Hannah Stephenson reveals how to make the most out of your next batch of raspberry plants
Your raspberry harvest may have long since finished, but you need to prune your autumn fruiting canes now for the best chance of a good crop next season. Raspberry pruning is pretty straightforward. The autumn-fruiting varieties carry their fruit on the current season’s growth, so just cut all the canes down to ground level during the dormant season.
Pull out any weeds growing around the canes and mulch the bed thickly with well-rotted compost to give the plants some energy to produce new shoots, which will be pushing through in another four to six weeks.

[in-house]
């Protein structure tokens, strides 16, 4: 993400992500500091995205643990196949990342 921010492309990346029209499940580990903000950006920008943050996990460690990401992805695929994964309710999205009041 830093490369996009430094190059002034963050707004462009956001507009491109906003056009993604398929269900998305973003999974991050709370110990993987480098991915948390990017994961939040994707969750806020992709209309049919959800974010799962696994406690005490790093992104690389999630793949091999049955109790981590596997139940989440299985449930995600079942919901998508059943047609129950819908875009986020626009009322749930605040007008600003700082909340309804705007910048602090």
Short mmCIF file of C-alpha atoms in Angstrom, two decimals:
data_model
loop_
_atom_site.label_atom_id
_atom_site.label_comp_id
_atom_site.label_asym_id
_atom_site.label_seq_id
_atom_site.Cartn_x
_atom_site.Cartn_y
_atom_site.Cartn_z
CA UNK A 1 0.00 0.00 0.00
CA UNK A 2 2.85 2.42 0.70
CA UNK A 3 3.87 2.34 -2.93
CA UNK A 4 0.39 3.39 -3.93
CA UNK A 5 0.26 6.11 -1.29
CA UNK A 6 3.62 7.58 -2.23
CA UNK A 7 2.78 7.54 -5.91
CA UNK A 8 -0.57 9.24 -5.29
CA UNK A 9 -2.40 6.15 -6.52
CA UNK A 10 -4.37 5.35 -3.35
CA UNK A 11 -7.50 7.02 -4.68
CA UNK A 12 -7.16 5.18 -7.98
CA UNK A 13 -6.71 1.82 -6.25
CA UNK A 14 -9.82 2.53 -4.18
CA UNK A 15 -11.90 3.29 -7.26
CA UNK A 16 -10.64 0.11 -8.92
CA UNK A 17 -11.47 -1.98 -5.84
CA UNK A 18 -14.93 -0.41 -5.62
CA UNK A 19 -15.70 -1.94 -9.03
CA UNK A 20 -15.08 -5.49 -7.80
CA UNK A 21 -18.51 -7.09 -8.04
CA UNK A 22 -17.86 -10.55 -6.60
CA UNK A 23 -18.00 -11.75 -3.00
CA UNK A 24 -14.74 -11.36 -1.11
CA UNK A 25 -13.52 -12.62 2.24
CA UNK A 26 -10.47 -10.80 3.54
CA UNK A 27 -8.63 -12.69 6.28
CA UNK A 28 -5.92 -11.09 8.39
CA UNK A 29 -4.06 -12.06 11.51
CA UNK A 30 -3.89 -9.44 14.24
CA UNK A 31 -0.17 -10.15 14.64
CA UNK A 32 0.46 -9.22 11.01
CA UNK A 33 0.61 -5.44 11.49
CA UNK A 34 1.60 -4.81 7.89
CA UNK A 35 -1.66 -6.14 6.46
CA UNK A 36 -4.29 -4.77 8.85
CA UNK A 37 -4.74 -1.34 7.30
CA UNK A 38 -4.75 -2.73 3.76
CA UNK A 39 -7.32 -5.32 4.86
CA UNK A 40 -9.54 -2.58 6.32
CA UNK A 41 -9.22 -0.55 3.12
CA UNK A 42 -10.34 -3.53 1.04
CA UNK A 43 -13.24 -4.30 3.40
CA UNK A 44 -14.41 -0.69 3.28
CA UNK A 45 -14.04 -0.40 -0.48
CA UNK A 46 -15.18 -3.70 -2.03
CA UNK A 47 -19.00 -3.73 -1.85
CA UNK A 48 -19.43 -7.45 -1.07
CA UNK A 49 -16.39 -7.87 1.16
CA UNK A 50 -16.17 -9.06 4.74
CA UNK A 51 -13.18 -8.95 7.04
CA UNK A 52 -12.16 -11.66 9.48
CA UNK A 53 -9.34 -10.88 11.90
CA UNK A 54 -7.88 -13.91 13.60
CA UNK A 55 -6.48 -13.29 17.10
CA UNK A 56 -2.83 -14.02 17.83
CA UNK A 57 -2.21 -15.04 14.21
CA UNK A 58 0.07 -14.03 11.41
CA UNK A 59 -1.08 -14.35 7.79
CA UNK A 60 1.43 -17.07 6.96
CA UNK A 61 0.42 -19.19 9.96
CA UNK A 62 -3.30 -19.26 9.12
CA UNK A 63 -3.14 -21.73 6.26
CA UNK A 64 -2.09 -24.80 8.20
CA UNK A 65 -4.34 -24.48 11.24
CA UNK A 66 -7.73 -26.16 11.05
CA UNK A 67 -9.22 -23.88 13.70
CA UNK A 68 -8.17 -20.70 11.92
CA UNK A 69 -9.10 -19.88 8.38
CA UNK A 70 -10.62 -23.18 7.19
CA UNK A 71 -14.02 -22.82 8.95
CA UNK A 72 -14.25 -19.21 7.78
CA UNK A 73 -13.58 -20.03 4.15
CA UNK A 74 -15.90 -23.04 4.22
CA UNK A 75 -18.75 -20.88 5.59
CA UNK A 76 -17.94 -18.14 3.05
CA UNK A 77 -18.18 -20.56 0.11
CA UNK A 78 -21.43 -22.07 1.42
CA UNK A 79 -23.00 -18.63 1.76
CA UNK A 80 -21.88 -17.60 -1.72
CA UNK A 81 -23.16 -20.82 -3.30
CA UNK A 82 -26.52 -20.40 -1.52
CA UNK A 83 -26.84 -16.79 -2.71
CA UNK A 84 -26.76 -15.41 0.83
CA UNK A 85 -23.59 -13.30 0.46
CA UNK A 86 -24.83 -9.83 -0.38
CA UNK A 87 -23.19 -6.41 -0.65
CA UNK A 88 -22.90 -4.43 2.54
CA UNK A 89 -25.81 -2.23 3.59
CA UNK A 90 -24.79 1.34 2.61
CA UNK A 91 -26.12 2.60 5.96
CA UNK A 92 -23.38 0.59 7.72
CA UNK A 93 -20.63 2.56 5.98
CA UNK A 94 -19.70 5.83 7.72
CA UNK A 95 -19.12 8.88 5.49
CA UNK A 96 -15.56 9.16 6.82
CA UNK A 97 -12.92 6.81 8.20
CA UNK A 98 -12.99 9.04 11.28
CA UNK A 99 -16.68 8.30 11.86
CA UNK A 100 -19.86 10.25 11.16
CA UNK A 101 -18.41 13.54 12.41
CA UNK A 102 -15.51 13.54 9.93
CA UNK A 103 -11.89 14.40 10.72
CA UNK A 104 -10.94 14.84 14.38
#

Autumn-fruiting raspberries don’t need supporting as they only grow about 90cm (3ft) tall. Good varieties include ‘All Gold’, which produces unusual yellow fruits, and ‘Joan J’, a spine-free variety with a long picking season, from July or August until the first frosts.
Do you grow raspberries? Which varieties do you grow?
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